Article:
Rap-specific RICO indictments are notable because they’re quick to stamp the “gang” label on rap crews and will go to unconstitutional lengths to make it stick. In 2018, for example, Jamal Knox was awaiting trial for other charges, when ​Pittsburgh authorities stumbled across his rap persona Mayhem Mal and a music video called “F**k the Police.” Although unrelated to the case at hand, and even though Knox maintained he was an artist exercising his freedom of expression under the First Amendment, the Pennsylvania Supreme Court ruled that his lyrics crossed the line between protected free speech and terroristic threats and intimidation. The track landed him a two-year jail sentence. “I’m an entertainer. This is what we do. I’m only 18,” Knox defended himself in a video at the time. “We’re chasing our dream. That’s all that it is. It’s music to me. I’m a poet.”

Knox went on to appeal the ruling at the Supreme Court but was denied. A coalition of rappers, including Meek Mill, Killer Mike, 21 Savage, and Chance the Rapper, responded by sending the Supreme Court a legal brief teaching the justices about the history of rap music. They argued for rap as a form of poetry where word choices are often informed by “rhyme and meter” rather than real-world threats. “Outlaw country music is given much more poetic license than gangster rap, and I listen to both,” Killer Mike explained in an interview with the New York Times. “And I can tell you that the lyrics are dark and brutal when Johnny Cash describes shooting a man in Reno just to watch him die and when Ice Cube rapped about a drive-by shooting early in his career… It’s no different from stop and frisk. It’s another form of racial profiling.” The document failed to make the Court reconsider Knox’s case, if anything, the system only doubled down on its precedent. In 2019, the Maryland court of appeals ruled it legal to use rap lyrics as evidence in murder trials. America’s legal system was officially putting an entire genre on trial.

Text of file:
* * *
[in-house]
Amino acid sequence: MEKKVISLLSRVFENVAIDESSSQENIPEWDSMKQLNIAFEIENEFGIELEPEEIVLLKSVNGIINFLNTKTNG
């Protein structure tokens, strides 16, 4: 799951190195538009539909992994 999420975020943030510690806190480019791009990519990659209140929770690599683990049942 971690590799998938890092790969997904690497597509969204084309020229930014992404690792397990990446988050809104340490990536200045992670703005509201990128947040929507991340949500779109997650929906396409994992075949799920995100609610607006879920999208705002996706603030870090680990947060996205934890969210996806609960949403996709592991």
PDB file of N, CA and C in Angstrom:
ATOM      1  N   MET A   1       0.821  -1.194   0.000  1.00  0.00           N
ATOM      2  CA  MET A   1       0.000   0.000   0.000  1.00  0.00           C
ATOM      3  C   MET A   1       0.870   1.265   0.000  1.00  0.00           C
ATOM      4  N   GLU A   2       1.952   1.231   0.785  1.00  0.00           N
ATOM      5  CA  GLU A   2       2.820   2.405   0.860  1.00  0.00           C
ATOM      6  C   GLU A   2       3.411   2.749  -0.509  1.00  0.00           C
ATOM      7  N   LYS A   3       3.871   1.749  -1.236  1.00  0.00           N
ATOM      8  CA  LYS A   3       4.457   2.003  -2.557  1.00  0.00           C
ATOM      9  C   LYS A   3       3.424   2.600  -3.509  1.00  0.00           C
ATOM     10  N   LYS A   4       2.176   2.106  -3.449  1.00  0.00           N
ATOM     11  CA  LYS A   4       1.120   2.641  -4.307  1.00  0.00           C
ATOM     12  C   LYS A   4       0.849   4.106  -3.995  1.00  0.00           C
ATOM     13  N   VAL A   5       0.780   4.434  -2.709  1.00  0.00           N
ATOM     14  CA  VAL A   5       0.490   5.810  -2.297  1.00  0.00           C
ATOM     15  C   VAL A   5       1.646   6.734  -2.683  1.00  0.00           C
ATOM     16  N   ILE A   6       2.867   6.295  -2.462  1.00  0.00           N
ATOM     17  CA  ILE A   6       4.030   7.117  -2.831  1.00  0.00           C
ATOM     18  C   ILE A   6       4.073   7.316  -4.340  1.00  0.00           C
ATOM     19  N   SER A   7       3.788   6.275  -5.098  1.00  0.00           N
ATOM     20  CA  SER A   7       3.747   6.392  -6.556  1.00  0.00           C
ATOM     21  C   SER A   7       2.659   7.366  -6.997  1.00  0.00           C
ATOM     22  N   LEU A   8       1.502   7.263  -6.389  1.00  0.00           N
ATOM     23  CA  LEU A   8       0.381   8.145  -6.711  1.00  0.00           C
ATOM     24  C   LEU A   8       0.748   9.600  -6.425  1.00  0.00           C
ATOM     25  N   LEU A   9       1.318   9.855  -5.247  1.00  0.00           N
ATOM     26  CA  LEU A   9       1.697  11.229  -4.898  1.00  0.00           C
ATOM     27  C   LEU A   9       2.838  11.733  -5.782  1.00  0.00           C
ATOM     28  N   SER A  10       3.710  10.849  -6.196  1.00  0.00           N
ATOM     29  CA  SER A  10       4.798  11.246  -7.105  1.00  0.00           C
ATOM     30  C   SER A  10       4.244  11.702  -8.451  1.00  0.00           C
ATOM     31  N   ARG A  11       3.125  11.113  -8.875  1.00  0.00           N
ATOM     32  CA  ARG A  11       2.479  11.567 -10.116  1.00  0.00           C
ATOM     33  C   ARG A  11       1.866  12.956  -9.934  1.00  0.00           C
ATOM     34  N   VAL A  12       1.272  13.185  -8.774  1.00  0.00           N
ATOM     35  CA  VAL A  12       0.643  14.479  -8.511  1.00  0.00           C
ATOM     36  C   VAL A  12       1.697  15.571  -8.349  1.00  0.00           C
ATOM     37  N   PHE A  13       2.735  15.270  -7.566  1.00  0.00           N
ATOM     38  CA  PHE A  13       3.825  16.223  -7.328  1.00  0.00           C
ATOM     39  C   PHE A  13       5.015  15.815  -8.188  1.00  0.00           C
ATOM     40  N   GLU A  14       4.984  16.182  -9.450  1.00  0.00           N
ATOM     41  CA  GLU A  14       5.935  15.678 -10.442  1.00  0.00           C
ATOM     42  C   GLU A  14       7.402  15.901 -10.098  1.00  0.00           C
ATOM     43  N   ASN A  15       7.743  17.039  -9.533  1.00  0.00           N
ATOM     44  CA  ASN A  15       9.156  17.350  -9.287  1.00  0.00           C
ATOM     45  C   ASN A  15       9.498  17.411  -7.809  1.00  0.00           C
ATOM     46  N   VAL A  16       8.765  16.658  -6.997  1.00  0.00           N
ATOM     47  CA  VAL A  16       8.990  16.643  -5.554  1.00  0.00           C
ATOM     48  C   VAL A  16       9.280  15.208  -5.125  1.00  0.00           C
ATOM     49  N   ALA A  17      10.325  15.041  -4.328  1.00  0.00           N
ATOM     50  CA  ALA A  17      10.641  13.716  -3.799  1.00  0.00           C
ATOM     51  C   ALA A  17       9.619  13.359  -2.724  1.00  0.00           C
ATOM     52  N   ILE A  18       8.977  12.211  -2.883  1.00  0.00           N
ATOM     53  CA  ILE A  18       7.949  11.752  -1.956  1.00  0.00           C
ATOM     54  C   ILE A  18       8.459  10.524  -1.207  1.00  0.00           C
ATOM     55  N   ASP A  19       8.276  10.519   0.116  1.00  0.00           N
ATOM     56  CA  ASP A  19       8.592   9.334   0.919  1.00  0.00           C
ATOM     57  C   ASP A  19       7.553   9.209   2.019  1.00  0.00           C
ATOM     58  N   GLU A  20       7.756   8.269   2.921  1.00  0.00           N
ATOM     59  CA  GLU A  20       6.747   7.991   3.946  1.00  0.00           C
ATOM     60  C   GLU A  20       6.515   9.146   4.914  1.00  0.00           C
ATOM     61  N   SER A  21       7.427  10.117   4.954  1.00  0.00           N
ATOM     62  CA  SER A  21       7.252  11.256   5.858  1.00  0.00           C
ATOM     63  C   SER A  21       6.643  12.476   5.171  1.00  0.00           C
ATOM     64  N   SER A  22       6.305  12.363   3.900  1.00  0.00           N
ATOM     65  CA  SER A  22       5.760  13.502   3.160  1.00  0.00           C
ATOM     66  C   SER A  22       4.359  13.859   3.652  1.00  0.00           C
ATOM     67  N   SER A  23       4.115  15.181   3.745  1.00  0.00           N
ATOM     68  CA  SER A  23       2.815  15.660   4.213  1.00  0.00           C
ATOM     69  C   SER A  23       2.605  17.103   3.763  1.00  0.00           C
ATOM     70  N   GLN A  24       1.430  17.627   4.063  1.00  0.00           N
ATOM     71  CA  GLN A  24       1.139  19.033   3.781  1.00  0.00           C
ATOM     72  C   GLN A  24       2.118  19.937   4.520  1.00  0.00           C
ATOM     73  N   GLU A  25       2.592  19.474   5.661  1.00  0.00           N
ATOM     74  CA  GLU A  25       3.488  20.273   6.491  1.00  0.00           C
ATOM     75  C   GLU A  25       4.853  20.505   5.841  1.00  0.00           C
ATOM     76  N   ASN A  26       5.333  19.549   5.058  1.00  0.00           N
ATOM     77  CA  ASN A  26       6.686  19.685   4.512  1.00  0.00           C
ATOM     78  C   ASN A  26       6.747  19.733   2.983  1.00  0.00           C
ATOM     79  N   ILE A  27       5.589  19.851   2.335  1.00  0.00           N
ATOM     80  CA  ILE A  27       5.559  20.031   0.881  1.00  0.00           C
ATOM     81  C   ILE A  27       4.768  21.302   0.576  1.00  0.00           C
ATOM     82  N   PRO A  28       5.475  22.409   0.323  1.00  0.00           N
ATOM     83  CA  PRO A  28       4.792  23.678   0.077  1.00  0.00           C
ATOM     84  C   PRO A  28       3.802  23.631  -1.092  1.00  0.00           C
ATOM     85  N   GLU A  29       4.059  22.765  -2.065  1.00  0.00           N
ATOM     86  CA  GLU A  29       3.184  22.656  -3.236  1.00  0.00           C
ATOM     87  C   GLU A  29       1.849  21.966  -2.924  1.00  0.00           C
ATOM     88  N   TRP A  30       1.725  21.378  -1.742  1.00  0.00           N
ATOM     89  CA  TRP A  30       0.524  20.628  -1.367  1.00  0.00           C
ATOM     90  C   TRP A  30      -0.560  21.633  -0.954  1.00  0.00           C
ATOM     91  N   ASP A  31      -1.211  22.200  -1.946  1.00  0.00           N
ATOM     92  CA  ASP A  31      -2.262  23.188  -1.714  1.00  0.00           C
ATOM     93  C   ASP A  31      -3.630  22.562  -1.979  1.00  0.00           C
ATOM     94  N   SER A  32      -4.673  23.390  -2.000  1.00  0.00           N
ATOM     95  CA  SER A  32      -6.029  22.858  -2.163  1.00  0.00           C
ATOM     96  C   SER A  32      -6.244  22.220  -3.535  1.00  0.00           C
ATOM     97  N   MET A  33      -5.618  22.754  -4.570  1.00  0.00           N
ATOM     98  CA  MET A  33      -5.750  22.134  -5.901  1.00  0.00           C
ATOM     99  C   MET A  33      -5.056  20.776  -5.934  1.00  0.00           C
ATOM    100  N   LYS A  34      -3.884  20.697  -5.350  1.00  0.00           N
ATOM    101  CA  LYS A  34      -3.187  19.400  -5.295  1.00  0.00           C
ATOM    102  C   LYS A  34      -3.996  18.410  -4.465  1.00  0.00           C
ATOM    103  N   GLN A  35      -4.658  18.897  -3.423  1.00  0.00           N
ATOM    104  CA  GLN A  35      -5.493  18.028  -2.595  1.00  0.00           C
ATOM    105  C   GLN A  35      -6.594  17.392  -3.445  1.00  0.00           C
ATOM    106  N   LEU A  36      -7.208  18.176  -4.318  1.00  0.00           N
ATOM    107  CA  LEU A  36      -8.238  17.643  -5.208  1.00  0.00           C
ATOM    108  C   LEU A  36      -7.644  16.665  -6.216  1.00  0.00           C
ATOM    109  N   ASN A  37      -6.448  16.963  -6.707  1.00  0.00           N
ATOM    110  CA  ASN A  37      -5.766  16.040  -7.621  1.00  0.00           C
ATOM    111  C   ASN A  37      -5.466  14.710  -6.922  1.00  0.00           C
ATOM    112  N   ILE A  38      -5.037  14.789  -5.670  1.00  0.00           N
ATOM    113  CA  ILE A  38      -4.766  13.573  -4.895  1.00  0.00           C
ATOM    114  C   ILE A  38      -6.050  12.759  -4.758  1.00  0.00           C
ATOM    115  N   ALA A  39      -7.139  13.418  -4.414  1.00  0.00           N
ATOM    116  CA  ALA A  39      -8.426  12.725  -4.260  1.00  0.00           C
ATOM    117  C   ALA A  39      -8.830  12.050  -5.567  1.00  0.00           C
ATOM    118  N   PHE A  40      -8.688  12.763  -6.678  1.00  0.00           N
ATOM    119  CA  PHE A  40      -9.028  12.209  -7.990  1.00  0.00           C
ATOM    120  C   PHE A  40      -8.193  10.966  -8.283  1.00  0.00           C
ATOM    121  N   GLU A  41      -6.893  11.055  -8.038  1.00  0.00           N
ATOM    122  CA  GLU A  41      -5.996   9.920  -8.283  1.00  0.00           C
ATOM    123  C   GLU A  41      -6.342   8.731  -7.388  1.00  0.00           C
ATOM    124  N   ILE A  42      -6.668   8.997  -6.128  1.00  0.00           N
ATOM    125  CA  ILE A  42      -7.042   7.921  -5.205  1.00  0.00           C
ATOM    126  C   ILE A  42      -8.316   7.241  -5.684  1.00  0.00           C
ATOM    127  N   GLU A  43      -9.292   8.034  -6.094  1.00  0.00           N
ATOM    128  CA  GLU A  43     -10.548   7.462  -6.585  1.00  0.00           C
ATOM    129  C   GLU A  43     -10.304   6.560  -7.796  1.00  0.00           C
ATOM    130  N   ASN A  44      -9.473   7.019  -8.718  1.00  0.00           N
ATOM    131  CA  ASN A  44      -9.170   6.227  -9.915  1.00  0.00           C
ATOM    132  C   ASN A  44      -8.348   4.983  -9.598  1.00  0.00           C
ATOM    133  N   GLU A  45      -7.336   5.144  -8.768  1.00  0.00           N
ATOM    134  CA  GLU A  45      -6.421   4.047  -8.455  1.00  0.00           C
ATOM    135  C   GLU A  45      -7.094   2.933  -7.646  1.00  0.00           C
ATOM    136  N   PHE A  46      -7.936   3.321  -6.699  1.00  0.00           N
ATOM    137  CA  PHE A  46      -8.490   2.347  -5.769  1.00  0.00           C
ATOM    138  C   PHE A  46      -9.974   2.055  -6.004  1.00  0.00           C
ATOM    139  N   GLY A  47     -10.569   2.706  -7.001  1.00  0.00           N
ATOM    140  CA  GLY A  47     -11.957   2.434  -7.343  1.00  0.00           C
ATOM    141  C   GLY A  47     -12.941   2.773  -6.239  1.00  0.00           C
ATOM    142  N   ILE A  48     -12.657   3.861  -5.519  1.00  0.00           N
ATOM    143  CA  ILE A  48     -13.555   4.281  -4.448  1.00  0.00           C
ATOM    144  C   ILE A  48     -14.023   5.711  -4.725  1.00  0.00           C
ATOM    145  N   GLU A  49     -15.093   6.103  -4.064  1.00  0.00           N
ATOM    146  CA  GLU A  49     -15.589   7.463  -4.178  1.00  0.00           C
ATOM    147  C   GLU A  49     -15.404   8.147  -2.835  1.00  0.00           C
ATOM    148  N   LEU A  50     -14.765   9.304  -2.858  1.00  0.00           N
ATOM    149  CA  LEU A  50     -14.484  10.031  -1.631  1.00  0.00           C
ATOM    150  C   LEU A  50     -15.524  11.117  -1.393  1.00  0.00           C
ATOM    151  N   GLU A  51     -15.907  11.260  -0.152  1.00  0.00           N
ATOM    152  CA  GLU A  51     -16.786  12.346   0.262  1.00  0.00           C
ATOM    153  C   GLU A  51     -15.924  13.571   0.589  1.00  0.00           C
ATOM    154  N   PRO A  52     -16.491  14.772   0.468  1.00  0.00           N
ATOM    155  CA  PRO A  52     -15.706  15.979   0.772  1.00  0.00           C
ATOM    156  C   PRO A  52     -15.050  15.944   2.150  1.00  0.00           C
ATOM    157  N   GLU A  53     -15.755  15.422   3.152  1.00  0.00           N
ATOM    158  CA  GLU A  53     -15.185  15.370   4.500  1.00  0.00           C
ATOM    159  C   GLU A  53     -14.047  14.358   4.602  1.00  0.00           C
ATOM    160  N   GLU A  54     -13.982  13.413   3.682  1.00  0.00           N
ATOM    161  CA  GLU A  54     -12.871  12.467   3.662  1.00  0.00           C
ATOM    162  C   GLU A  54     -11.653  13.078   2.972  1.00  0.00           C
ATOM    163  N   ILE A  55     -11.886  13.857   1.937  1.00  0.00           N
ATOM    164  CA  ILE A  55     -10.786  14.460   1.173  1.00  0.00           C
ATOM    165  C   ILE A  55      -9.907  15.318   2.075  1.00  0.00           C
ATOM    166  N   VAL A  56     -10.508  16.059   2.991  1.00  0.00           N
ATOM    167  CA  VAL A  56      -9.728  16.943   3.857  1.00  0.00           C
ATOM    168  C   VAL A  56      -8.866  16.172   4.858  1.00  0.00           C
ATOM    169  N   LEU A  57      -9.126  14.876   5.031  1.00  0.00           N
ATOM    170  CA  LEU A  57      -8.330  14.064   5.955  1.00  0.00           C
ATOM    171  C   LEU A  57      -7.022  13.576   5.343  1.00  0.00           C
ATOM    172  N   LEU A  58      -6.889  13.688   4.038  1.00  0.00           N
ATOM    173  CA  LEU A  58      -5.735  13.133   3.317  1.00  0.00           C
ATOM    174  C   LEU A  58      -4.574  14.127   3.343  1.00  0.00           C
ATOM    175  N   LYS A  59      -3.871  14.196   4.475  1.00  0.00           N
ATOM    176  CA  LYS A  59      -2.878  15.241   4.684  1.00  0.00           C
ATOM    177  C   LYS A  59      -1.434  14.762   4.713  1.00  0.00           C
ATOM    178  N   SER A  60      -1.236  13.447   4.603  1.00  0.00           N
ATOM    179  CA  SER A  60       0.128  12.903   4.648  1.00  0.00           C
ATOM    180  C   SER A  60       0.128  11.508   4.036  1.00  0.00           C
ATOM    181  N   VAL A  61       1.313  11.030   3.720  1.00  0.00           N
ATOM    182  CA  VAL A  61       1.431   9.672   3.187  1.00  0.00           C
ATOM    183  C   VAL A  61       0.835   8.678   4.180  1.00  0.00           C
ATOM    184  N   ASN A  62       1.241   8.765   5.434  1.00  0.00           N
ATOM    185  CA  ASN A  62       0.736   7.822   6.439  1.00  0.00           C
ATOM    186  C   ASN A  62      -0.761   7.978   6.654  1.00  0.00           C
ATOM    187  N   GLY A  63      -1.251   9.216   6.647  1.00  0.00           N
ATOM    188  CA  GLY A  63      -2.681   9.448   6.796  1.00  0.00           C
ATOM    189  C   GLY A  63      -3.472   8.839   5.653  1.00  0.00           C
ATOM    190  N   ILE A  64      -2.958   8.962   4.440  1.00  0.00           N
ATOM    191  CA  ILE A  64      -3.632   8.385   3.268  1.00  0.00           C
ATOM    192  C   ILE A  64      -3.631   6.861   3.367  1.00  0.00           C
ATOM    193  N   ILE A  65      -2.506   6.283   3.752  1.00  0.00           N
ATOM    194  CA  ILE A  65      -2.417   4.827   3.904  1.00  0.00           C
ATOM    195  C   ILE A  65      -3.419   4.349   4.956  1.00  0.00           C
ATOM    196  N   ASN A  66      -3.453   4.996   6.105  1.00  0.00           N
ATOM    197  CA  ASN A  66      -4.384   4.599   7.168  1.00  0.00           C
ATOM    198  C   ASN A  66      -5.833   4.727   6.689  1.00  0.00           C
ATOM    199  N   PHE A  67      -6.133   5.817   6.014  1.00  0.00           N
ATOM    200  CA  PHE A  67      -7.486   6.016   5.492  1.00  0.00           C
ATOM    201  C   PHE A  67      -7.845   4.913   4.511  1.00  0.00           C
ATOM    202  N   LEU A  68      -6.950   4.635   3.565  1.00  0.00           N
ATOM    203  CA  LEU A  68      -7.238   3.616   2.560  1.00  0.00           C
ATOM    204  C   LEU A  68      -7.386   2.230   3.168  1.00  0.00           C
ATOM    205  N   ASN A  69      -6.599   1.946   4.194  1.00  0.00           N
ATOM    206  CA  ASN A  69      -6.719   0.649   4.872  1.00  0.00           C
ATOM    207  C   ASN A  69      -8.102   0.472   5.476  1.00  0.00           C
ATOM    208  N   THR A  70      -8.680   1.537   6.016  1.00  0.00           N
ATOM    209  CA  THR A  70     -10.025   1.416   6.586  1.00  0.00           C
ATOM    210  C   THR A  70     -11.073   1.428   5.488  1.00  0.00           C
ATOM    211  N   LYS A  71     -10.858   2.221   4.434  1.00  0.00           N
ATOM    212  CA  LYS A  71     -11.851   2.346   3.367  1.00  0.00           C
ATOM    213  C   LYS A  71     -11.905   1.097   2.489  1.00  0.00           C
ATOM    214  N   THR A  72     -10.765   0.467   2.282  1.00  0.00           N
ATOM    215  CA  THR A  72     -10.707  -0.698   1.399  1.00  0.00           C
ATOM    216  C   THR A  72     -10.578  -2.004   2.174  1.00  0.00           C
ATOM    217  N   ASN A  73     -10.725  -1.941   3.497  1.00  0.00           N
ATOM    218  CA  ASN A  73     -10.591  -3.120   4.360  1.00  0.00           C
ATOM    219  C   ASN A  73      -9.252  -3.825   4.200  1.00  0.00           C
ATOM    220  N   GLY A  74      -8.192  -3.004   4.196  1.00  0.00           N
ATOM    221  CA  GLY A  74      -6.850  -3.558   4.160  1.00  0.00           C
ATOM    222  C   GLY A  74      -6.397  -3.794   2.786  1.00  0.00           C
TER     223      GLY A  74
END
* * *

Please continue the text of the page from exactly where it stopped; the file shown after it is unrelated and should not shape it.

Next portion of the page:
Unfortunately, this phenomenon of witch-hunting rappers isn’t uniquely stateside. In the UK, since the mid-2010s, there has been a surge in cases treating lyrics and videos from the rap subgenre drill as hard evidence. The practice often relies on the testimony of so-called “rap interpreters,” police officers tasked with decoding the music. Officers who entirely lack the cultural know-how to take into account that drill music, while it may be violence-themed, like all great art tells you something about the society that cultivated it. Instead, these rap interpreters use their presence in courts in urban areas across England to vilify rappers by treating their art as confessions. In court, common street slang is subverted into incriminating gang-speak. It’s as absurd as it is chilling, police officers stumbling through the complexity of inner-city dialects and urban slang with people’s lives hanging in the balance.

Nearly all the defendants in these types of cases are Black young men or boys, and it’s clear this will have an impact on stereotypes of Black youth as inherently violent. “For some Black kids, stigmatized and overpoliced, the toxic ‘gang’ label, once you scratch the surface, seems to be little more than who your friends are, what music you like and where you live,” Dr. Richard Bramwell, a specialist in UK hip-hop culture, told Vice. In such cases in both the UK and the US, the goal, it seems, is to dehumanize rappers in the eyes of the court – and society more broadly – through the use of their music.

When scenes of explicit violence and murder dominate our screens, why is rap the hill law enforcement is willing to die on? Across the board, rappers aren’t given the same creative freedom as other artists. In fact, no modern art form has been plagued with the ambiguity of fact-versus-fiction as much as rap. When rap is being seen as a proxy for Blackness it’s clearly also policed as such. So, it came as no surprise on May 23, two weeks after being arrested, that Young Thug and Gunna were denied bail and Gunna’s trial date was inexplicably set for January 2023. That’s almost a whole year behind bars awaiting trial, like with Shmurda, time is crucial for Gunna at this stage in his career. And I get the despairing sense that that’s the point. Even if Gunna and Thug beat the case, they will come out of it millions of dollars poorer and having endured humiliation and inhumane treatment. They say the pen is mightier than the sword, and in the case of rap, until its artistic value is recognized and protected by law, rappers will continue to be crucified with their lyrics.